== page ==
Recently, I was asked to provide my predictions of the top 3 trends in the mid-market applicant tracking software industry that all HR executives and corporate recruiting leaders should be aware of going into 2011.  My picks are based on conversations with 100’s of HR executives and corporate recruiters around the US and UK. If I had to sum up my predictions in one line it would be: People are ready for easier to use applicant tracking software that requires less customization, less time to activate and less training.

Usability is the new killer feature.

It can hardly be debated that most applicant management technology is way too complicated and for the most part, pretty thoughtless when it comes to user experience. The legacy ATS platforms that many businesses use to run their corporate recruiting programs are some of the least friendly, most difficult systems ever committed to code.

Up to this point, vendors have designed recruiting software almost entirely for what we might call a “Power User”, i.e. corporate recruiters that use it every day. For a business process like recruiting where 90% of the users don’t hire all of the time and therefore don’t use recruiting software day in and day out, this design focus leads to 10% user adoption. Standard users don’t have the time or usage frequencies that foster retention of complex features.

But, there is good news and yes, my first prediction; the feature arms race is over. Usability is the new killer feature. Organizations are demanding better user experience and some vendors are finally responding and acknowledging that there are other critical users of recruiting software like hiring managers and even applicants.  Every company sourcing new applicant tracking software should make usability the focus of the buying process.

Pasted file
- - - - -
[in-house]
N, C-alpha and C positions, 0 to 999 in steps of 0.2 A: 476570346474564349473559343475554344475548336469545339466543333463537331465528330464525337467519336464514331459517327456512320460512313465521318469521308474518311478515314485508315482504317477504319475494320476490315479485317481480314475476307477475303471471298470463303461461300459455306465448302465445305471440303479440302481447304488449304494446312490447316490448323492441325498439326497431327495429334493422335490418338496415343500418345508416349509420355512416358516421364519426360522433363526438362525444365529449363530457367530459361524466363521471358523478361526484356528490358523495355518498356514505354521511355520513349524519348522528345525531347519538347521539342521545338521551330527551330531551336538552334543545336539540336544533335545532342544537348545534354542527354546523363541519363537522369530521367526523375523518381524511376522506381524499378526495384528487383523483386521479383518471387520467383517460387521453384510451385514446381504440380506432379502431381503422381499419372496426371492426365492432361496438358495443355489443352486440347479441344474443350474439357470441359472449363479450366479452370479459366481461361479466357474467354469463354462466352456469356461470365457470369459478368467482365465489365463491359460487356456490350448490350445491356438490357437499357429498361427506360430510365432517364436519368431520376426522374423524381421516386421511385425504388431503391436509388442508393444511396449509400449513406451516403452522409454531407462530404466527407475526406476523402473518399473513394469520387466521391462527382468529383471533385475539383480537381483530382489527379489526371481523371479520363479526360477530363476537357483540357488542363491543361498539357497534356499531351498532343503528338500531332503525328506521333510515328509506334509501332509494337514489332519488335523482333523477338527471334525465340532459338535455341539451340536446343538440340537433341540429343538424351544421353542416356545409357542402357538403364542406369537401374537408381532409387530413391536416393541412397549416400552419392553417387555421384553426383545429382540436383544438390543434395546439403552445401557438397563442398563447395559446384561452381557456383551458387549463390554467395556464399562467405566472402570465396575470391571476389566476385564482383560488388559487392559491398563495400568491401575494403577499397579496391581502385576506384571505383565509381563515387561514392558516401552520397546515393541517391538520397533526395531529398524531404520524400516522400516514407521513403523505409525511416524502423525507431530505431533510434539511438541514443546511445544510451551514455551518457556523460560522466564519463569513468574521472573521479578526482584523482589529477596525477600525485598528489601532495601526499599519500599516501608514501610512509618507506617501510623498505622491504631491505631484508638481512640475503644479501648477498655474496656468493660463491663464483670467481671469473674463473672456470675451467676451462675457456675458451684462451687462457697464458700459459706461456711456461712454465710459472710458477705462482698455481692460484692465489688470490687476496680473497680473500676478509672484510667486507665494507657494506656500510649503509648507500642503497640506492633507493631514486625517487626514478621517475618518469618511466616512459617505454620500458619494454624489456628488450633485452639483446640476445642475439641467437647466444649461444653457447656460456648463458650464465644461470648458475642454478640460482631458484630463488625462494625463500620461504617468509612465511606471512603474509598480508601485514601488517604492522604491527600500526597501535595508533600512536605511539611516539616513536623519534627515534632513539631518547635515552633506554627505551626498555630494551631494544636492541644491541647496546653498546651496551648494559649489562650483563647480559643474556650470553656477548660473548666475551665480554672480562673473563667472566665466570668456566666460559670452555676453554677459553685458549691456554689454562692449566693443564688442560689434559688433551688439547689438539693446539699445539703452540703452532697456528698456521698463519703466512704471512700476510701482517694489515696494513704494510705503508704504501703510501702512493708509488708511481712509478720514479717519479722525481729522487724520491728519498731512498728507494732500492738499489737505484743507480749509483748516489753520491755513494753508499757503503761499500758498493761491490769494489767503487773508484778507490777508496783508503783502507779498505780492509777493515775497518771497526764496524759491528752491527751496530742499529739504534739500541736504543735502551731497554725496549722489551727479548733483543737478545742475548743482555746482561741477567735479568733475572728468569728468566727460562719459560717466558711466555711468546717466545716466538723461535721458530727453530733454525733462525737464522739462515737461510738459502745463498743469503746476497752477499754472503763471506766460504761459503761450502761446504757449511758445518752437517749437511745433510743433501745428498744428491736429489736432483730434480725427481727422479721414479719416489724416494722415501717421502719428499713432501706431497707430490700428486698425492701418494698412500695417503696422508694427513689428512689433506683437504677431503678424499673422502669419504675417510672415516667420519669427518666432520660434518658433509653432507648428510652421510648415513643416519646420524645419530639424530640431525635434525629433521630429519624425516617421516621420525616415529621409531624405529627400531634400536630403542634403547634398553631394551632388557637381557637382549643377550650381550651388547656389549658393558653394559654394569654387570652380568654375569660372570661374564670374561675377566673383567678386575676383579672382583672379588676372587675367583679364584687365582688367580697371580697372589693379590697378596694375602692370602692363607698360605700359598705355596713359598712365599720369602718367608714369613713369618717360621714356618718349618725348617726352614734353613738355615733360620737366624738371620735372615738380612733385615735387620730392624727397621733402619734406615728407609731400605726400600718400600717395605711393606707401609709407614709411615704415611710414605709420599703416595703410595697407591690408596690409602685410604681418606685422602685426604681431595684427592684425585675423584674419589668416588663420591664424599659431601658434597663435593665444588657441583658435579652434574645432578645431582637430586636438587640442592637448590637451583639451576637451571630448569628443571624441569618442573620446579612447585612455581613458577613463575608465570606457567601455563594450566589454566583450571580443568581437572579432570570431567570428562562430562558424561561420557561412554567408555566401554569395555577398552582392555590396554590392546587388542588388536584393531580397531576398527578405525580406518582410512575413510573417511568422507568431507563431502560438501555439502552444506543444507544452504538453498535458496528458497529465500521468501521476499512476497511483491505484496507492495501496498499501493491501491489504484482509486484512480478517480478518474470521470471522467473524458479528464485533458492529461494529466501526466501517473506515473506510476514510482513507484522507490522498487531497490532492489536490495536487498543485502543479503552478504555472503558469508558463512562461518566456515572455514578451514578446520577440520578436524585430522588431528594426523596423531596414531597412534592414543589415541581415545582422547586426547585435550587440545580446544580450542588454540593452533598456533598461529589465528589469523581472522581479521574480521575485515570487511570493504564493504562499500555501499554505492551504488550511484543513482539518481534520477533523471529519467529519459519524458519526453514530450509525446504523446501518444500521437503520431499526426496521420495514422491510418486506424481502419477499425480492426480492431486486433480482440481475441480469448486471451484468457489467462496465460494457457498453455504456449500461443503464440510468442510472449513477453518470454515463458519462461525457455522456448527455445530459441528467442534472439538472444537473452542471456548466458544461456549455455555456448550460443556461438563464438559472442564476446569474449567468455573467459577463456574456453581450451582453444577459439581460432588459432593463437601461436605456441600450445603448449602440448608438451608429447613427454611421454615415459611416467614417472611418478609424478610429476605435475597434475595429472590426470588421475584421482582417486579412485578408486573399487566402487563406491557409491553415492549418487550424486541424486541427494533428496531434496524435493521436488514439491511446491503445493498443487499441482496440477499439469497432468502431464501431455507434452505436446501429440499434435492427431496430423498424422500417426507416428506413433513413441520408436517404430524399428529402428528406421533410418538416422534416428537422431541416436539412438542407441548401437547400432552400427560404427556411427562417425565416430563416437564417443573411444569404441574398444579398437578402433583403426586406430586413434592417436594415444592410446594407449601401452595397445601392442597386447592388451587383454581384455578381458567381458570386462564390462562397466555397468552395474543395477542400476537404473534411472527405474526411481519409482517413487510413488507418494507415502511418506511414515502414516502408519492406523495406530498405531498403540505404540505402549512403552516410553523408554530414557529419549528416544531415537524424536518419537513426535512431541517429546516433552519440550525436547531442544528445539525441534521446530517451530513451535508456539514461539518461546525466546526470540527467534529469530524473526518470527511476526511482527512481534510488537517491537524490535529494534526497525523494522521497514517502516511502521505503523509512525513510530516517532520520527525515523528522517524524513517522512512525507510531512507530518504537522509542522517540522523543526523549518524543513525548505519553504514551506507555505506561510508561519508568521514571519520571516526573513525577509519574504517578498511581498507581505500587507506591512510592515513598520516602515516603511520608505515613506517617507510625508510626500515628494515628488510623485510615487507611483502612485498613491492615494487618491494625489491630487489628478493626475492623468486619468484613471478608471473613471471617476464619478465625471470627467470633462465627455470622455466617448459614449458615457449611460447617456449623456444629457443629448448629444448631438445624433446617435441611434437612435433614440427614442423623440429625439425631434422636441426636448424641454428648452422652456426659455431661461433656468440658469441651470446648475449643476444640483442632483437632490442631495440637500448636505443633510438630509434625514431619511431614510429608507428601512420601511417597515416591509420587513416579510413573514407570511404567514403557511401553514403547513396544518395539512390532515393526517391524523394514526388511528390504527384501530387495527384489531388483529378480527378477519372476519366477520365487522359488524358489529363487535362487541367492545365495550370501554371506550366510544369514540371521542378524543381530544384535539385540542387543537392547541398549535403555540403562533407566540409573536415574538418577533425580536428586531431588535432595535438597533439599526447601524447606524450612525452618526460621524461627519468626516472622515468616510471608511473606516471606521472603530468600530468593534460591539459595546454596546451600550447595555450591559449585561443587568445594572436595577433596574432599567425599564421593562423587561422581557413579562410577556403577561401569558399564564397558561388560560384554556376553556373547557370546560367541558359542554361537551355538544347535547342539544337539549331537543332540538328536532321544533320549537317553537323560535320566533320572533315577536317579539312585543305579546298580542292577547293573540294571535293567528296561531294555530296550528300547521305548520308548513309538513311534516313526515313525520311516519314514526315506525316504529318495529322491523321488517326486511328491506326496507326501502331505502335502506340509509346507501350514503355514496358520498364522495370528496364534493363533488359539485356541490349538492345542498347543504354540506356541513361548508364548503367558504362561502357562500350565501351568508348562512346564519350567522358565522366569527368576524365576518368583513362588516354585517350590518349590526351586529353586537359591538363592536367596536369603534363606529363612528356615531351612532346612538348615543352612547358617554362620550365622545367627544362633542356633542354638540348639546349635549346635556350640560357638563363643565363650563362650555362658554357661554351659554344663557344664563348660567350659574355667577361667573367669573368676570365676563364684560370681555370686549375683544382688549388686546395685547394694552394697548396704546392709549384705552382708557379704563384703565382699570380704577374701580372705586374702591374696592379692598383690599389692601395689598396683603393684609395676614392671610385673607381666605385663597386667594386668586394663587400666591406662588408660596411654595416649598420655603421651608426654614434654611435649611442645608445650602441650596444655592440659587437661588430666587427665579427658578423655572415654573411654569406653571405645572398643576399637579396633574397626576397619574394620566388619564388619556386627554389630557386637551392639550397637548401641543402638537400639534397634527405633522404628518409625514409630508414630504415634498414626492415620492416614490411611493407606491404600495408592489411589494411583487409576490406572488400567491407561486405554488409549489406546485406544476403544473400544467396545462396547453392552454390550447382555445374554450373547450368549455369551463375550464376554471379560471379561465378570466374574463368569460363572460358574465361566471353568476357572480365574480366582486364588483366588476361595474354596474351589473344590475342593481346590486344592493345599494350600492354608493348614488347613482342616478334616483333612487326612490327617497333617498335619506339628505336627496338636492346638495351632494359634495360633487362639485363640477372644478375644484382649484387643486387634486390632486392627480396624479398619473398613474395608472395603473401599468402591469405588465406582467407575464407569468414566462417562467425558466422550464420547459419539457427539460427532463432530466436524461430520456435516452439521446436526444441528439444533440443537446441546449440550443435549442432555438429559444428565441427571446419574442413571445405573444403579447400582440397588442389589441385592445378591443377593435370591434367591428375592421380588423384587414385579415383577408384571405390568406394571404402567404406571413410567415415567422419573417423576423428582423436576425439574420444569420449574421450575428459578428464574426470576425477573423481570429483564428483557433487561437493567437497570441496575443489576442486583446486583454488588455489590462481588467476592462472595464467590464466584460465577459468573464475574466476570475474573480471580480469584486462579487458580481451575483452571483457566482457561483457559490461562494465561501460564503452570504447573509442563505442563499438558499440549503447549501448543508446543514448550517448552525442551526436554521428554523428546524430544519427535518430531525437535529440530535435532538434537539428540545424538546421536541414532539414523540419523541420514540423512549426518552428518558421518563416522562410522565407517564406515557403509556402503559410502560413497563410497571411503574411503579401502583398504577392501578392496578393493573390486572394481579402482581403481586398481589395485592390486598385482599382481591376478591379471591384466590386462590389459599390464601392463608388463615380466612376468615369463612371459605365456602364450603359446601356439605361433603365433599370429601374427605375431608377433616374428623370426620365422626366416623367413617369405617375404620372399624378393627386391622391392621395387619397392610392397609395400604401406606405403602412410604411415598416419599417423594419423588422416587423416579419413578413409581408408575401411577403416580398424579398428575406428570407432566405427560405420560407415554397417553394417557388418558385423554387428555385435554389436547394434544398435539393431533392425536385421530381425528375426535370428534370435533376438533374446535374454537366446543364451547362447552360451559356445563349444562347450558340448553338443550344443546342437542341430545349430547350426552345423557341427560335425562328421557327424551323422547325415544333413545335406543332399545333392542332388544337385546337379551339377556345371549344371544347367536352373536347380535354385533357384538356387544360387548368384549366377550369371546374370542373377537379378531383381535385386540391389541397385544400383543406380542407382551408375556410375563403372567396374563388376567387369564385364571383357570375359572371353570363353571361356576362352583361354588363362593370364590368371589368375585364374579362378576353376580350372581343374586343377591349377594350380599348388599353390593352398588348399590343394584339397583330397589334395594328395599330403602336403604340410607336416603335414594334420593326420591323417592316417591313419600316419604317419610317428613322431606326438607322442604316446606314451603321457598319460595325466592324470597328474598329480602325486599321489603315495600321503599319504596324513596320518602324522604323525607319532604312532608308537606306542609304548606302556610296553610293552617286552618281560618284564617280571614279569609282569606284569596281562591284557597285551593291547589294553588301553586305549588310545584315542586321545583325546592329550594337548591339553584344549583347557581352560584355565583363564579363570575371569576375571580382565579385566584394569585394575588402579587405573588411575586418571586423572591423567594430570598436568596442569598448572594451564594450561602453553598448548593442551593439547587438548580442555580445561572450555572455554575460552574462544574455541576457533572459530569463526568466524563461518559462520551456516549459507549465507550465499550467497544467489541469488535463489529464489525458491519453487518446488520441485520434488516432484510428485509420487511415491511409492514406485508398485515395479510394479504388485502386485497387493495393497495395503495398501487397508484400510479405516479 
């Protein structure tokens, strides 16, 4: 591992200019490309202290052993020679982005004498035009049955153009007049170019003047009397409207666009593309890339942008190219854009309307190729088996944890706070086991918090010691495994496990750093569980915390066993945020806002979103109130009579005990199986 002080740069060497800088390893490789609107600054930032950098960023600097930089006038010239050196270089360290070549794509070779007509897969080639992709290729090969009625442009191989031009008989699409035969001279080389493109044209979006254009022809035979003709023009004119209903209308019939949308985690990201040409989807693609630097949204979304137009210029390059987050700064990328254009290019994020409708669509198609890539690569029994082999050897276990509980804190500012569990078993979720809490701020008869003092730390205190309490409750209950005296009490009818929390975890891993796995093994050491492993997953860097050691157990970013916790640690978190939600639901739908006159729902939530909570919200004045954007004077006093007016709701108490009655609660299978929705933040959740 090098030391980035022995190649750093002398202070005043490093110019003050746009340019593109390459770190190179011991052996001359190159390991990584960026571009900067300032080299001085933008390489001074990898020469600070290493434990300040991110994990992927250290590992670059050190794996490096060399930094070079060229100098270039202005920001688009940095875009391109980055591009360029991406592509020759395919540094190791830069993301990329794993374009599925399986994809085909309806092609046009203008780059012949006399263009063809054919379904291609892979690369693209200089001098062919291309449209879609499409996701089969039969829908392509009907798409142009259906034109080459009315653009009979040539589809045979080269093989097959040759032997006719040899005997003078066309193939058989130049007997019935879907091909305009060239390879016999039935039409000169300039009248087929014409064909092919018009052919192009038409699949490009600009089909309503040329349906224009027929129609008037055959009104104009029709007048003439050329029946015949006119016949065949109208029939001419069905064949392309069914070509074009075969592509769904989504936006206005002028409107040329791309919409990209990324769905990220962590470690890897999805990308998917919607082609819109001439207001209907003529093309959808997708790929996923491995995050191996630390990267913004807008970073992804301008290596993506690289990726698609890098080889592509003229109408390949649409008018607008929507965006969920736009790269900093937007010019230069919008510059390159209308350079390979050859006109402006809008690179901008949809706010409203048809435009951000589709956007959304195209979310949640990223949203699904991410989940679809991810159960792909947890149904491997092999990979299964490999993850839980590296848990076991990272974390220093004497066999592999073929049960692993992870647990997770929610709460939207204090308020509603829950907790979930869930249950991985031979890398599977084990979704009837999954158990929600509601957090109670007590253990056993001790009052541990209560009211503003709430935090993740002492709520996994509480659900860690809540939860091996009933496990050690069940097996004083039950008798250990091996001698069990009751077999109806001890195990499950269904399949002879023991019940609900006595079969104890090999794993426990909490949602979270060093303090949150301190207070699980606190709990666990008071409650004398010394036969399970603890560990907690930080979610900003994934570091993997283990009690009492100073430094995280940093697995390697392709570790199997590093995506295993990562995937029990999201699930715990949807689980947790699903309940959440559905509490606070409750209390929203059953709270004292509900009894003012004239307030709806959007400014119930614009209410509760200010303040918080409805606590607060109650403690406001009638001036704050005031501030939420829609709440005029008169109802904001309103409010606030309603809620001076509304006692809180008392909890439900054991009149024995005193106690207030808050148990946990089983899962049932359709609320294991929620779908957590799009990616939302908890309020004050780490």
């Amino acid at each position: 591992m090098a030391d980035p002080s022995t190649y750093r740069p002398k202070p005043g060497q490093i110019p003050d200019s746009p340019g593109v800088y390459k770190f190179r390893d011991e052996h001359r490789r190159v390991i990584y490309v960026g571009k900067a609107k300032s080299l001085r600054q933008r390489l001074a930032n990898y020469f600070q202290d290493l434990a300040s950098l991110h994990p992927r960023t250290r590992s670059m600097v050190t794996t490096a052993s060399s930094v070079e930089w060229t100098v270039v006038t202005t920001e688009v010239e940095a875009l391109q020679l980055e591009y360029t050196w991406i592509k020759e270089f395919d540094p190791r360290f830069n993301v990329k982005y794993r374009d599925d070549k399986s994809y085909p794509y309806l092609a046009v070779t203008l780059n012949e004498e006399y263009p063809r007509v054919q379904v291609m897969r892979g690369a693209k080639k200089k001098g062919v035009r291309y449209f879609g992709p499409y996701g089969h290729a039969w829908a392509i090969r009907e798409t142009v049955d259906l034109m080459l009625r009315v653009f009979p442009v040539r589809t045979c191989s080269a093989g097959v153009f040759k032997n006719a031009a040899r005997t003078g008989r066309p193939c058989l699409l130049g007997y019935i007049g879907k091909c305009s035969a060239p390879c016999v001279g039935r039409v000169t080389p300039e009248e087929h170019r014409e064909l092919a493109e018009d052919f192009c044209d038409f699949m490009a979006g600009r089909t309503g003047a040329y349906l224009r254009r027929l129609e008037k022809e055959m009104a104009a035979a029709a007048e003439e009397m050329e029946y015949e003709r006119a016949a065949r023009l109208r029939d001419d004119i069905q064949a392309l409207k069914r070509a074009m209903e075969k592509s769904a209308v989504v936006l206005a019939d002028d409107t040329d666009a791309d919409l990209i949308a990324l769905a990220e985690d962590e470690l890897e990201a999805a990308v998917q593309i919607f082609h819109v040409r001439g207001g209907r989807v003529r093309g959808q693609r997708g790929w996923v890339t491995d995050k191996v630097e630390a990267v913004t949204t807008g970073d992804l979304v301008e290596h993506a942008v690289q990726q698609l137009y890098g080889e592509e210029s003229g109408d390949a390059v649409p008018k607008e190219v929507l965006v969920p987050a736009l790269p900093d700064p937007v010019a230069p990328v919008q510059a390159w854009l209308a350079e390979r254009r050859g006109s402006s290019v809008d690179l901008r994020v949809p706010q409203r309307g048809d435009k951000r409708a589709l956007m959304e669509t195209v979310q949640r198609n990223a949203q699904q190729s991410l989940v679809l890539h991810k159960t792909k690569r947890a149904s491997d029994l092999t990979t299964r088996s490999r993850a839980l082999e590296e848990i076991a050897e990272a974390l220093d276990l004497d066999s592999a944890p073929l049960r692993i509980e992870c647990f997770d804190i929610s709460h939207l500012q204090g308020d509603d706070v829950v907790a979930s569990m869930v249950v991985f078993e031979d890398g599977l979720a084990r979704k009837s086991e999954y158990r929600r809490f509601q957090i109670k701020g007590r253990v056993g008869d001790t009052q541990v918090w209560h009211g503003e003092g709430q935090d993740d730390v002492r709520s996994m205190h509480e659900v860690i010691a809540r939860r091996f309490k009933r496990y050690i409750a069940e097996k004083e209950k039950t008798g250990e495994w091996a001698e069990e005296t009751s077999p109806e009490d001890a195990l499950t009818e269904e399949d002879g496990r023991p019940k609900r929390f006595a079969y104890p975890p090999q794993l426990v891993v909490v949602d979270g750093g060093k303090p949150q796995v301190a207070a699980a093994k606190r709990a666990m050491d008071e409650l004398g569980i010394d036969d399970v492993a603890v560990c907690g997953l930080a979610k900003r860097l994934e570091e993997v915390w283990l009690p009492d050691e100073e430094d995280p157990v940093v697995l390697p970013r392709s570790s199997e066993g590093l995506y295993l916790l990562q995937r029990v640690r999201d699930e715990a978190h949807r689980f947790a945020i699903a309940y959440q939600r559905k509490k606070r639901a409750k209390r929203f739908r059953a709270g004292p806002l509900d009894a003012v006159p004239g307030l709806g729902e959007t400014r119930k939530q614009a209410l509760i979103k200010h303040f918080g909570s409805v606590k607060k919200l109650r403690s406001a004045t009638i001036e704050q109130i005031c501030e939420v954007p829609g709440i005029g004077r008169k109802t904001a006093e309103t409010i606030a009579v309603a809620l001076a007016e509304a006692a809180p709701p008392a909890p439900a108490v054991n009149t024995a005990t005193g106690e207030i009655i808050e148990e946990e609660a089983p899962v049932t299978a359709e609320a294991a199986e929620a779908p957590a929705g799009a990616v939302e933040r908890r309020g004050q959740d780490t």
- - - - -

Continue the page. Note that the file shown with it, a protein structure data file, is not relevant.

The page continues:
I would call this a return to simplicity but…

I would have called this prediction, “a return to simplicity”, but as far as I can tell, applicant tracking software has never really known simplicity. 95% of the buyers that I speak with are looking for an “easy-to-use” system that offers them the capabilities to improve process, without headaches.  At the end of the day, users don’t care about the technology. What counts is what it does for them.

What we’ve learned is that when recruiting software achieves something valuable without being distracting or requiring hours of training, only then will it live up to its potential (legacy vendors call this concept “return on investment”). Let’s face it: it’s usually harder to do simple things exceedingly well, than to just pile up features. The 80/20 rule applies here too: do well what 80 percent of your users do all the time, and you’ll create a good user experience that promotes user adoption. That’s the goal isn’t it?

Now that you have users, metrics can be reported, not invented.

In the past, users of legacy ATS platforms have been forced to enter data manually to create reports in poorly conceived reporting features. Ask any corporate recruiter what they loathe about giving status and they’ll tell you that creating reports on a Friday afternoon for the staffing meeting on Monday is one of the worst things about their jobs. Well, 2011 will be the year that smart vendors will offer advanced recruiting metrics dashboards and slick reporting functionality to provide corporate recruiting departments the ability to drive business decisions. And, it will become a heck of a lot easier too.

This prediction dovetails into my first two. As applicant tracking systems become more intuitive and generally more ‘usable’, user adoption rates will increase enterprise-wide.  With more users on the platform, corporate recruiters will automatically gather more complete data that will help to identify problems and help to drive more informed decisions. New programs will not only be easier to use (you won’t need a degree in ATS reporting), they’ll also produce production quality reports that will be ready for the conference with a click of a button.

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